Every nationality has its own sense of identity. Costa Ricans have their own unique traits that derive from a profoundly conscious self-image which orients much of their behavior as both individuals and as a nation. The Ticos--the name is said to stem from the colonial saying "we are all hermaniticos (little brothers)"--feel distinct from their neighbors by their "whiteness" and relative lack of indigenous culture. Ticos identify themselves first and foremost as Costa Ricans and only Central Americans, or even Latin Americans, as an afterthought.
They're extremely critical of themselves, as individuals and as a society. Costa Ricans, too, regardless of wealth or status, act with utmost humility and judge as uncouth boasting of any kind. A desire to leave a good impression. Like the English, they're terribly frightened of embarrassing themselves, of appearing rude or vulgar (tactless and crude people are considered "badly educated") or unhelpful. As such, they are exceedingly courteous, almost archaically so (they are prone, for example, to offer flowing compliments and formal greetings). It is a rare visitor to the country who returns home unimpressed by the Costa Ricans' celebrated cordial warmth and hospitality.
Ticos are also as tranquil as doves. Violence of any kind is extremely rare. The religious fervor common in Mexico and the Central American isthmus is unknown. And the law-abiding Ticos respect and have faith in their laws, their police force, and state institutions (except, it seems, on the roads). In fact, a distaste for anything that impinges on their liberty or that of their nation is just about the only thing that will make their hackles rise. Attempts to modernize the police force, for example, bring floods of editorial columns and popular outrage protesting "militarism."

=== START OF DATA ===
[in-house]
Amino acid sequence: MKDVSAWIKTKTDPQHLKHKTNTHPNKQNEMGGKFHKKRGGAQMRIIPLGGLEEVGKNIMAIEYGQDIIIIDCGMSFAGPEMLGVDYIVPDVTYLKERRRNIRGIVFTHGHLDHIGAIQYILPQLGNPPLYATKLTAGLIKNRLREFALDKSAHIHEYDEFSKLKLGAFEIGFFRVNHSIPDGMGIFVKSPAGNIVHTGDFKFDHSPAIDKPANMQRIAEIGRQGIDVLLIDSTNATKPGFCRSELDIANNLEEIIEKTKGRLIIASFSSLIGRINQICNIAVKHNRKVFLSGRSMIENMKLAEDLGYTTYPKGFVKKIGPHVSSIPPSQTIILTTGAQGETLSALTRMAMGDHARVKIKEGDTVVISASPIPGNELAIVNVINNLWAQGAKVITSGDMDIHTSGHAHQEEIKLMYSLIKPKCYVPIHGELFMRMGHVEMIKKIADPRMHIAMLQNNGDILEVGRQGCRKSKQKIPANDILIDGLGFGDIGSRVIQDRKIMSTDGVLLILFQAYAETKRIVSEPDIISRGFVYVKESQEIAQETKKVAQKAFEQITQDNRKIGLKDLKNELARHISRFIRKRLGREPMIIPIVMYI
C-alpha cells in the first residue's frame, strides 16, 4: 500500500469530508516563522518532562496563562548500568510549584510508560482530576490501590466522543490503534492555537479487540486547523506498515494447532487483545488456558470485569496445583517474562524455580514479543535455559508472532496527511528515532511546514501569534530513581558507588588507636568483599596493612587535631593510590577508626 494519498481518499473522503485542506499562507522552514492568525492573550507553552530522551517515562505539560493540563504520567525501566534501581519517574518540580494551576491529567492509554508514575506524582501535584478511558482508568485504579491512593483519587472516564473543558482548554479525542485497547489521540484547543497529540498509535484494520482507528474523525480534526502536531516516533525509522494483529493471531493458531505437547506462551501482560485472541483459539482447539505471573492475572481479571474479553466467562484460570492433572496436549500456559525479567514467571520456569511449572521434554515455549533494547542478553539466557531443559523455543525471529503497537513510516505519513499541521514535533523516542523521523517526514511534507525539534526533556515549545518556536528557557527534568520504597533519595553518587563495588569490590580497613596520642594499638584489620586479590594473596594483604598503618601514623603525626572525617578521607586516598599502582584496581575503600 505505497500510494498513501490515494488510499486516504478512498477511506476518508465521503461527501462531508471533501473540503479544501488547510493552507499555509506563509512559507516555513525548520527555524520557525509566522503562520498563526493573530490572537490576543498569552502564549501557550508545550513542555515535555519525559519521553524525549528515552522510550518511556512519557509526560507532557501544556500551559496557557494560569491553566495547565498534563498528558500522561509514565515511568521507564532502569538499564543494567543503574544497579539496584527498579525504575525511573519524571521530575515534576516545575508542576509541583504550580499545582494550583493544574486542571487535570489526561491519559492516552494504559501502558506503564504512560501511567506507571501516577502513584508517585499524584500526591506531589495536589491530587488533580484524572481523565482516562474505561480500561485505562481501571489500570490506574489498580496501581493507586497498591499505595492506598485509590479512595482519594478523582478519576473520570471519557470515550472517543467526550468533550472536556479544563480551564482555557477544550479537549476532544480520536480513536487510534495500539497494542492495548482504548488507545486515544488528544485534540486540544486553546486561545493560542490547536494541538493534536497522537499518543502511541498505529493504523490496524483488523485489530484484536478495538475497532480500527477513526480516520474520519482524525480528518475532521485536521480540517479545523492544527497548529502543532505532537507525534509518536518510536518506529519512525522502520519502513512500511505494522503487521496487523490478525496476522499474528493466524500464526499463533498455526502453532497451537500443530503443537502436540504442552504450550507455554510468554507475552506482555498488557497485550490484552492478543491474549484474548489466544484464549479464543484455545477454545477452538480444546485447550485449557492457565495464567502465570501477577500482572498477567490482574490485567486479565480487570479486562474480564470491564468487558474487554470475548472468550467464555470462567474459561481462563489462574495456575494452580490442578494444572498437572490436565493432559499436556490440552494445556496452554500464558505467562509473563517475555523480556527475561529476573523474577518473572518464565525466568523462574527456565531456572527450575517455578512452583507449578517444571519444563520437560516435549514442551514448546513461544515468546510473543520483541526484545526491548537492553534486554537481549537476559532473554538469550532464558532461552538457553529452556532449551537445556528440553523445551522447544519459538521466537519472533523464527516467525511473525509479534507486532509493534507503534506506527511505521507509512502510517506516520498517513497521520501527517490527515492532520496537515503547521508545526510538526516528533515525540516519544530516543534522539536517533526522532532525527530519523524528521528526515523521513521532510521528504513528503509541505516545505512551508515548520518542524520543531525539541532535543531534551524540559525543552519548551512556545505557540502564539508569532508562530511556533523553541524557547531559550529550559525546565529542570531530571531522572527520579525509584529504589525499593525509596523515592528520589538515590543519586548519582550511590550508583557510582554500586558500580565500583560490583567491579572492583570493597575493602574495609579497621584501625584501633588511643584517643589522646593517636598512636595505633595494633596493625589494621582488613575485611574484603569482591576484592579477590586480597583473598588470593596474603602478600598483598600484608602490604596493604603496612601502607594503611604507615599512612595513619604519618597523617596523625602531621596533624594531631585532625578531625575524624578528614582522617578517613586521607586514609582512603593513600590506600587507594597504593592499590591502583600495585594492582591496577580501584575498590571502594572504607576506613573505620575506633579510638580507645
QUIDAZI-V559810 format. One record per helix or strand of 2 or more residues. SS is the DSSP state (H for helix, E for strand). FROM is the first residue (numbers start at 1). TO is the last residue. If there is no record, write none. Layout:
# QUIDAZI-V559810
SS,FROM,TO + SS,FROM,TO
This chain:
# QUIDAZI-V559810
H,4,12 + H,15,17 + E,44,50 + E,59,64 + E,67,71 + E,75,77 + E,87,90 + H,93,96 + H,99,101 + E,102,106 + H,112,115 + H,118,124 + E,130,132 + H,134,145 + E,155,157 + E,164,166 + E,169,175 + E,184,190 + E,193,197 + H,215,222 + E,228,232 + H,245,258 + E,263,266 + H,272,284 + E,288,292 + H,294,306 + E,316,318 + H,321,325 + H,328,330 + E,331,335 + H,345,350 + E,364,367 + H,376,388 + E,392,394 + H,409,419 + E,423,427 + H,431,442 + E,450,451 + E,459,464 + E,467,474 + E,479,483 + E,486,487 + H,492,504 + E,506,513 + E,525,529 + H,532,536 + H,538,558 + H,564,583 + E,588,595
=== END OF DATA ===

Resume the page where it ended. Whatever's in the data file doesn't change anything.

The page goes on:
Democracy is their most treasured institution, and the ideal of personal liberty is strongly cherished. Costa Ricans are intensely proud of their accomplishments in this arena and show it at 6 p.m. on each 14 September, on the eve of Independence Day, when the whole nation comes to a halt and everyone gustily sings the national anthem.
A progressive people, Ticos revere education. "We have more teachers than soldiers" is a common boast and framed school diplomas hang in even the most humble homes. Everyone, too, is eager for the benefits of social progress. Sociologists, however, suggest that Costa Ricans are very conservative people, suspicious of experimentation that is not consistent with a loosely held sense of "tican tradition". Changes, too, supposedly should be made poco a poco, little by little. Ticos share the fatalistic streak common to Latin America: one that accepts things as they are and promotes resignation to the imagined will of God.
Many old virtues and values have faltered under the onslaught of foreign influence, modernity, and social change. Drunkenness, drug abuse, and a general idleness previously unknown in Costa Rica have reared their ugly heads. And theft and burglary are seriously on the rise. But most Costa Ricans remain strongly oriented around traditional values based on respect for oneself and for others. The cornerstone of society is still the family and the village community. Social life still centers on the home and family bonds are so strong that foreigners often find making intimate friendships a challenge. Nepotism--using family ties and connections for gain--is the way things get done in business and government.